Ben Rowson, National Museum of Wales, Cardiff, UK
Malacologists in the British Isles - and further afield - are asked to let us know of any sightings of the "Ghost Slug" Selenochlamys ysbryda. My colleague Bill Symondson (Cardiff University) and I described this blind, earthworm-eating terrestrial species of the family Trigonochlamydidae (Pulmonata: Stylommatophora) in the latest issue of the Journal of Conchology. The description was based on a breeding population found in 2007 in a household garden in Cardiff, South Wales, UK. The Trigonochlamydidae are otherwise endemic to the Caucasus region of eastern Europe and Asia Minor, so S. ysbryda is evidently an accidental, and probably recent, introduction. Being edaphobitic (soil-dwelling) the species could readily disperse passively in soil or compost transferred from garden suppliers or between gardens. There is thus a concern that S. ysbryda will become invasive or even a horticultural pest, as has the New Zealand Flatworm Arthurdendyus triangulatus in some parts of the British Isles.
As such we aim to clarify the slug's distribution and potential spread. Here the unusual appearance of the "Ghost Slug" may prove helpful. Although elusive, rarely appearing above ground, it is so conspicuous that it would almost certainly have been noticed by naturalists had it been present in the UK for long. Thus it appears we are in the early stages of its establishment. Secondly, the species is distinctive enough that potentially any observer can identify it, allowing records to be verified from photographs alone. Some recent publicity in the local and national news, and online, has generated a good response from the British public, with "sightings" reported from all over the UK and Ireland. Despite our best efforts, most of these turn out to be the limacid slug Deroceras reticulatum, but verified records of S. ysbryda have now been received from the towns of Caerphilly and Gorseinon (the latter approximately 50 km from Cardiff). It seems the species is well-established in South Wales, and a density of records in central Cardiff may even reflect some active dispersal between gardens. It may still occur elsewhere, and here we appeal to malacologists (with their superior identification skills) to inform us of any plausible sightings. Digital photographs, or better yet, live or preserved specimens, are still needed to verify records, and should be sent to the email/postal address given on the website below. This page, aimed at the general public, also includes further details on identification. We would be grateful to hear from you!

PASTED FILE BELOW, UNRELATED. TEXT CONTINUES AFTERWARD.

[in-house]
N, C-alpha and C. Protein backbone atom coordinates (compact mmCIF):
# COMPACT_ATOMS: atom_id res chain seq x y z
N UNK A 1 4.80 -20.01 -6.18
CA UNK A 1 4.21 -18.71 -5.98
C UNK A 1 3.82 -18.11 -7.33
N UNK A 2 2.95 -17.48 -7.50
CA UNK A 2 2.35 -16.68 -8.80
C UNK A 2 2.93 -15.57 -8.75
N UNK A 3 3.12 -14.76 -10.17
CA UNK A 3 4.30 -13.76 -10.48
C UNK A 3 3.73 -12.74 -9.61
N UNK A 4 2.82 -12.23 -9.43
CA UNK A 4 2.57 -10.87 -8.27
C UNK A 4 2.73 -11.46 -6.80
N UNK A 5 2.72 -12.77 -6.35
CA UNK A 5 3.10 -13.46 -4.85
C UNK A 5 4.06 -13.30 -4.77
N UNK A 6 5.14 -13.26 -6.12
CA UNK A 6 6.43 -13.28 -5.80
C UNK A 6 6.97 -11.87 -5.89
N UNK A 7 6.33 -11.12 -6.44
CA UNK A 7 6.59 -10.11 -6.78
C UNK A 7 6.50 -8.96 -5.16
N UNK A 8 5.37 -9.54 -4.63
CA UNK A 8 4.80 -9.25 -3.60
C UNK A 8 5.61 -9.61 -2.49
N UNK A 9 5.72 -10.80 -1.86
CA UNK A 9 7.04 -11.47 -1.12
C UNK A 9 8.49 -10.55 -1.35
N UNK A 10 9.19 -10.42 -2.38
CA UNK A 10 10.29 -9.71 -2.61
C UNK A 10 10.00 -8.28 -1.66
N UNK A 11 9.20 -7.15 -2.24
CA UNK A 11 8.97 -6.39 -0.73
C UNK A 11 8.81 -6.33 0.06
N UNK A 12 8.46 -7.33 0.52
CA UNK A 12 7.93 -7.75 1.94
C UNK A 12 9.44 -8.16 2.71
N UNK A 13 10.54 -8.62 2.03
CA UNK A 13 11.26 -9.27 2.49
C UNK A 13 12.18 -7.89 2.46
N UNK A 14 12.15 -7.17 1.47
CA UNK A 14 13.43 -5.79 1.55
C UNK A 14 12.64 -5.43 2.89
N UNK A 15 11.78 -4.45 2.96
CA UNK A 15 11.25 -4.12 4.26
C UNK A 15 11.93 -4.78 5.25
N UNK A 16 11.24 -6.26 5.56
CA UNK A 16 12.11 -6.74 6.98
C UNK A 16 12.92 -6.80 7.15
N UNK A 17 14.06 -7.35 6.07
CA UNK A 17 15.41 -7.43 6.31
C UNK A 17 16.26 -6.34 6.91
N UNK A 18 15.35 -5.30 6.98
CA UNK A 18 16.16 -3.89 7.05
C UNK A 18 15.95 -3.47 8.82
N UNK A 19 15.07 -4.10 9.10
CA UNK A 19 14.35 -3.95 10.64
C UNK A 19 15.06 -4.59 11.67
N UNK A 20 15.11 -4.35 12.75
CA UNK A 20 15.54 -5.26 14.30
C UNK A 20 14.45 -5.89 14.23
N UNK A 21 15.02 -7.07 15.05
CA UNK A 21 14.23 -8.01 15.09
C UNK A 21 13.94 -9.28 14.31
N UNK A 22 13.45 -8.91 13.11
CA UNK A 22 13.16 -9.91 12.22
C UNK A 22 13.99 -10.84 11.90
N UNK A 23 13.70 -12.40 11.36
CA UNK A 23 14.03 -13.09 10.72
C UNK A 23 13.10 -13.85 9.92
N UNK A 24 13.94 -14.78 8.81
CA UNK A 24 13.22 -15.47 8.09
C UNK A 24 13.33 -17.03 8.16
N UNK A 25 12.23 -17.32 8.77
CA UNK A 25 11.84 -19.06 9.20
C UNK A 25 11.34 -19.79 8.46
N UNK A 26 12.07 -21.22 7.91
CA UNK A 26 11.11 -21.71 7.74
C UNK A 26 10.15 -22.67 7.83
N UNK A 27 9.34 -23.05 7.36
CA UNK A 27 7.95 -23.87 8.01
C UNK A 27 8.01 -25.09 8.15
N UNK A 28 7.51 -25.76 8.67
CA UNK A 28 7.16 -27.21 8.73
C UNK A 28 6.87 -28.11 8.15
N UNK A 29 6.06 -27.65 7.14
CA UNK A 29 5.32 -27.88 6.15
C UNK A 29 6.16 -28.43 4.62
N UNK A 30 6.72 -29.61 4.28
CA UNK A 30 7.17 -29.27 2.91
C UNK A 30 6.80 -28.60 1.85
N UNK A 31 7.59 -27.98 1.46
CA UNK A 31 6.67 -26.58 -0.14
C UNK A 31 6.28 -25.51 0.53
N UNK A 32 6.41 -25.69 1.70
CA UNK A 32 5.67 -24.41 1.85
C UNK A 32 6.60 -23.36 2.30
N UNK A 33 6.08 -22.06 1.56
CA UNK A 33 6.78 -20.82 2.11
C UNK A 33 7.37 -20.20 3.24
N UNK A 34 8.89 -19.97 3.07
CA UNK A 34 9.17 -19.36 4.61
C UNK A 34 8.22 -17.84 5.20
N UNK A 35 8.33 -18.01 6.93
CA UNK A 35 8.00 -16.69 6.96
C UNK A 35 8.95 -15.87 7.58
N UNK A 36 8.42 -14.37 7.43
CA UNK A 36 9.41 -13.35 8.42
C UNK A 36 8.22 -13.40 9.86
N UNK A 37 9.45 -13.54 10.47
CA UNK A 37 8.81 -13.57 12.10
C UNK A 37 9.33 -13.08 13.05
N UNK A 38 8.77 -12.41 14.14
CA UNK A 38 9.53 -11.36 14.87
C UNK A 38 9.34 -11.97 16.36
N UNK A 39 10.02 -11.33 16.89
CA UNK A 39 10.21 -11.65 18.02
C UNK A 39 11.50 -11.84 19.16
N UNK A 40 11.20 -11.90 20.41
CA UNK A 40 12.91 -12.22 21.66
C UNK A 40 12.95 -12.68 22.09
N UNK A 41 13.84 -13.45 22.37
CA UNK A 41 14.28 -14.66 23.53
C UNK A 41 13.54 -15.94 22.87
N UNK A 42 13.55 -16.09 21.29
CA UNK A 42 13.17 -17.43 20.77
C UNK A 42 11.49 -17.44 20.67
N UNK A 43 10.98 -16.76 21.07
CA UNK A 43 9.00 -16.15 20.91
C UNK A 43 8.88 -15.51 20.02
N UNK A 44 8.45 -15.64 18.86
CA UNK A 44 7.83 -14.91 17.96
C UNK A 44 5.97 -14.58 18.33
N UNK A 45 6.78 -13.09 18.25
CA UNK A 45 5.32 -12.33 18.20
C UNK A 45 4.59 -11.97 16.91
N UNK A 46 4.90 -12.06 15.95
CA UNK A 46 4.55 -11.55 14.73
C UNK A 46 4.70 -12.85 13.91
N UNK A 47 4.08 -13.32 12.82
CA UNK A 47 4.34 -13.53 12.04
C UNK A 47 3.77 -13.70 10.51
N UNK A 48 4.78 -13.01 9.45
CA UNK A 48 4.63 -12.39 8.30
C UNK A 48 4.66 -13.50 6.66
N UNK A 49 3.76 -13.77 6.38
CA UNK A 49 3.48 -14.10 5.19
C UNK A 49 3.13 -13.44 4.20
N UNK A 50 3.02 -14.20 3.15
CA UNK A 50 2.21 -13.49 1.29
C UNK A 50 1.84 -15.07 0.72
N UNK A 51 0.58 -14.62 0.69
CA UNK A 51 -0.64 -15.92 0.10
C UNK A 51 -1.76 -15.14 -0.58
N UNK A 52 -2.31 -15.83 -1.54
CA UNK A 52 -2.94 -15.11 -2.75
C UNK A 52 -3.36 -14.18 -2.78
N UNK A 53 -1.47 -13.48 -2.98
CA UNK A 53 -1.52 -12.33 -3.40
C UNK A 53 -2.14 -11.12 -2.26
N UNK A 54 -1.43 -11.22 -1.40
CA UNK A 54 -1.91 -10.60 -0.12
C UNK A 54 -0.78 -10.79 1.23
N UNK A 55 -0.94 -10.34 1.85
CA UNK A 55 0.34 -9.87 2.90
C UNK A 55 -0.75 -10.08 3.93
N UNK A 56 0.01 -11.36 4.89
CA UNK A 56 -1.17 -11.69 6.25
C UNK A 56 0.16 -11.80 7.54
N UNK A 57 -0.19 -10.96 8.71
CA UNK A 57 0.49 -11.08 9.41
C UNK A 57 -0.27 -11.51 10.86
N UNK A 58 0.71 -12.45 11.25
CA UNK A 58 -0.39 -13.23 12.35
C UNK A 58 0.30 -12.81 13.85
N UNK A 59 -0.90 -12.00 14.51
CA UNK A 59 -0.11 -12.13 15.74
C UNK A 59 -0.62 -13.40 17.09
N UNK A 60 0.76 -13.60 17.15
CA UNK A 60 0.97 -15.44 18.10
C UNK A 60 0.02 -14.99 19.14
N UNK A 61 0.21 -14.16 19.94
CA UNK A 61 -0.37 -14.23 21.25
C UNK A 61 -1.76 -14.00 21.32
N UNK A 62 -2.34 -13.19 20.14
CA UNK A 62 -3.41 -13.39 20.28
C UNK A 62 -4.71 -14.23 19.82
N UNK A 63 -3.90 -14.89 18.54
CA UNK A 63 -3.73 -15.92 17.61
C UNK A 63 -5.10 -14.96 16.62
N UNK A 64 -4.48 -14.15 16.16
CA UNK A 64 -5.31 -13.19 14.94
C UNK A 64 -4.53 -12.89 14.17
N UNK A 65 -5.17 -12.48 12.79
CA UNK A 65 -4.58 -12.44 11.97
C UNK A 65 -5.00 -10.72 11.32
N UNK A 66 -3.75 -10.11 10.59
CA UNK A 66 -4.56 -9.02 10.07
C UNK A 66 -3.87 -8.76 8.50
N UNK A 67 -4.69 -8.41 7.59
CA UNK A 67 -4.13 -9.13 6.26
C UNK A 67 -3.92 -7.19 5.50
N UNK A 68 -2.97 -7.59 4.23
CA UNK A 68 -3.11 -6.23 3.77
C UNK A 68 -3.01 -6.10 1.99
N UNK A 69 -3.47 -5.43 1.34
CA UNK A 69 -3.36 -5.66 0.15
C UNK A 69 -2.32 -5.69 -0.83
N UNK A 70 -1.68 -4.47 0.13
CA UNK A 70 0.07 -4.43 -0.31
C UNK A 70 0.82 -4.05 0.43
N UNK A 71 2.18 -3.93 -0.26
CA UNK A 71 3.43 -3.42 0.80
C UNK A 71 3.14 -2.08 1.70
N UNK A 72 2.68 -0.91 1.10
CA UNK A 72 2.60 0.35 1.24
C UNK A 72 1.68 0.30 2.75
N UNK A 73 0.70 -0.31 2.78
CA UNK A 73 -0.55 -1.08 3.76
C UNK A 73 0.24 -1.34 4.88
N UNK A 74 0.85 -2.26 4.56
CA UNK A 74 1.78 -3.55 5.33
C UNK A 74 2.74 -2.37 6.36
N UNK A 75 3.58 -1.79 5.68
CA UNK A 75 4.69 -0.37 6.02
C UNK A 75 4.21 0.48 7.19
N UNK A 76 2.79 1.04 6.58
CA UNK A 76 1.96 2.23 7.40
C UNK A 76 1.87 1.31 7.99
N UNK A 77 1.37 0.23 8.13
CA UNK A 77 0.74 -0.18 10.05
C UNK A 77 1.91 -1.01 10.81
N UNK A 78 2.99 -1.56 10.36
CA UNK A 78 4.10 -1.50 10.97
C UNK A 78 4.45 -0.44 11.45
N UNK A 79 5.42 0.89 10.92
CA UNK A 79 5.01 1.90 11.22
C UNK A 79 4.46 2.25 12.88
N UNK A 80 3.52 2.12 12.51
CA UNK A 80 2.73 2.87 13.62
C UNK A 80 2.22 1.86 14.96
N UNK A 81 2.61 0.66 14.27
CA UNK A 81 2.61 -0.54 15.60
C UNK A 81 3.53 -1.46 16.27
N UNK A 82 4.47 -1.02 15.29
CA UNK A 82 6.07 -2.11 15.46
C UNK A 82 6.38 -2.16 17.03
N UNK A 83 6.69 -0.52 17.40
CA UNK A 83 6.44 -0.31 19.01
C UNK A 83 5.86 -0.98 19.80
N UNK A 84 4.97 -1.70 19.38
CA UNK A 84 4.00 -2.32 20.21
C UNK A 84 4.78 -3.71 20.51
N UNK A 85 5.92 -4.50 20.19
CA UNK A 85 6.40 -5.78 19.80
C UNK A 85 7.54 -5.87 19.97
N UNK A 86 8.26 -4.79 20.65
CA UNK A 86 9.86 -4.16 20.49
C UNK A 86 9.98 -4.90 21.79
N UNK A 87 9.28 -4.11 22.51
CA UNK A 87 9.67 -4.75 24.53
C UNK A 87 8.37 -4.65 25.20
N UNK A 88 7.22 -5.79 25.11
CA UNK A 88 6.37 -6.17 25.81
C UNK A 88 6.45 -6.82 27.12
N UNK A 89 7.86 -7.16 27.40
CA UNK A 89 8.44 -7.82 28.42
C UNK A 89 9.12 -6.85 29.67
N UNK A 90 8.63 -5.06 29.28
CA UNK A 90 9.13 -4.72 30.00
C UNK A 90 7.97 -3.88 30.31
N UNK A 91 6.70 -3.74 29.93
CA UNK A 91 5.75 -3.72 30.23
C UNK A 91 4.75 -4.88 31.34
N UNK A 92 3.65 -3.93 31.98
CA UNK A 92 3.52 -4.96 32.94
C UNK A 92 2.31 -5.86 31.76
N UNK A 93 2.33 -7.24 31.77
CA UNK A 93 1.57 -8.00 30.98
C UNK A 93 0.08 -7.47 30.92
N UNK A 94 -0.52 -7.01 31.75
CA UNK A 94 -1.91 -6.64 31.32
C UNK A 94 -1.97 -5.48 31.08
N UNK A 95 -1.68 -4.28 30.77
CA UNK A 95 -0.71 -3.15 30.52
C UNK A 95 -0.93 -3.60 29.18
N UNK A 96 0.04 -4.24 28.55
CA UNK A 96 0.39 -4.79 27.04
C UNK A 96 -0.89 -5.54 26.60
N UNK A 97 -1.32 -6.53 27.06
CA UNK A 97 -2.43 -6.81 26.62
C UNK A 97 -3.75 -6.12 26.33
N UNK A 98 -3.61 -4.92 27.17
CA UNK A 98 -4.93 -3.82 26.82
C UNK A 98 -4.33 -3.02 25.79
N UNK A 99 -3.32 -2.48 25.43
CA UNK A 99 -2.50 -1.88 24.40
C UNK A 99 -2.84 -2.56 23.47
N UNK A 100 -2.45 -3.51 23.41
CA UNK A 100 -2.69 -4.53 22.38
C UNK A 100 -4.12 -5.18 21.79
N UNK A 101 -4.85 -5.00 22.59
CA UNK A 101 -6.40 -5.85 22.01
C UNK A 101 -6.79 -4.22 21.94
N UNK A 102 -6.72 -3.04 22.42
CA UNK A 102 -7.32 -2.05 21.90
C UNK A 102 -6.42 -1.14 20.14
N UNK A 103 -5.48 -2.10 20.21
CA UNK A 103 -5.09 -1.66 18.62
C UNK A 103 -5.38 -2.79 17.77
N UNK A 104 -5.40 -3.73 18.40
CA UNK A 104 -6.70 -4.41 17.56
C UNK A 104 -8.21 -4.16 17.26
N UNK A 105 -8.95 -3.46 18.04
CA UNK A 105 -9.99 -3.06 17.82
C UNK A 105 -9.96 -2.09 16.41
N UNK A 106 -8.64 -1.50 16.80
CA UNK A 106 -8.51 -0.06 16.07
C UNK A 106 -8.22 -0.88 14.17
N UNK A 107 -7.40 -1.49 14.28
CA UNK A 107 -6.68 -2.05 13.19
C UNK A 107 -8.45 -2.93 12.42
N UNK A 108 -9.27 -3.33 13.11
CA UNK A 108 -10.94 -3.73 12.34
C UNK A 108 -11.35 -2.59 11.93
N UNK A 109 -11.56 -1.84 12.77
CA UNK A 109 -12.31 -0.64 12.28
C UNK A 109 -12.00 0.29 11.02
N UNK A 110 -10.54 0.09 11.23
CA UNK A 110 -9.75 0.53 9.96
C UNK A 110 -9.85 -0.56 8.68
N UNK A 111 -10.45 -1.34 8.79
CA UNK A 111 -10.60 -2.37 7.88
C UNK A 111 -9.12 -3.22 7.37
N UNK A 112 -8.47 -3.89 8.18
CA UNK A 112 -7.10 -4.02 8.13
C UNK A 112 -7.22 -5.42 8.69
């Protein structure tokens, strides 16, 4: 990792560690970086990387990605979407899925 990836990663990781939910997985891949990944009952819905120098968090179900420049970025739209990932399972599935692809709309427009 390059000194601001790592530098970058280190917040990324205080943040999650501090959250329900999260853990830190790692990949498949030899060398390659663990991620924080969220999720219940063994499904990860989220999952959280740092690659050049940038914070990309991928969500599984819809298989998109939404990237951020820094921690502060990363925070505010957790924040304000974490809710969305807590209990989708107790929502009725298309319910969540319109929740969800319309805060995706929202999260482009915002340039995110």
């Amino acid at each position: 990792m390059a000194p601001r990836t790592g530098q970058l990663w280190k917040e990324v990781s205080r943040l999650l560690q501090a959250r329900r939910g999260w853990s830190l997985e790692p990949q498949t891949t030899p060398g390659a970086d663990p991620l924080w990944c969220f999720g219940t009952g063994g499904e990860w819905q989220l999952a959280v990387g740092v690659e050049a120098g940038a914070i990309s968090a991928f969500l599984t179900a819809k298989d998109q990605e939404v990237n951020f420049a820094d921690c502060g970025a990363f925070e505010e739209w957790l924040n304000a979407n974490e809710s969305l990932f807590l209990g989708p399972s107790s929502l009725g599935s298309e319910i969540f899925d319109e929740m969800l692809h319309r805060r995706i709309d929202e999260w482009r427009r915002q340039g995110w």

National Museum of Wales "Ghost Slug" page:
Description of S. ysbryda:
Rowson, B. & Symondson, W. O. C. 2008. Selenochlamys ysbryda sp. nov. from Wales, UK: a Testacella-like slug new to Western Europe (Stylommatophora: Trigonochlamydidae). Journal of Conchology 39 (5): 537-552.
S. ysbryda adult
S. ybsryda young juvenile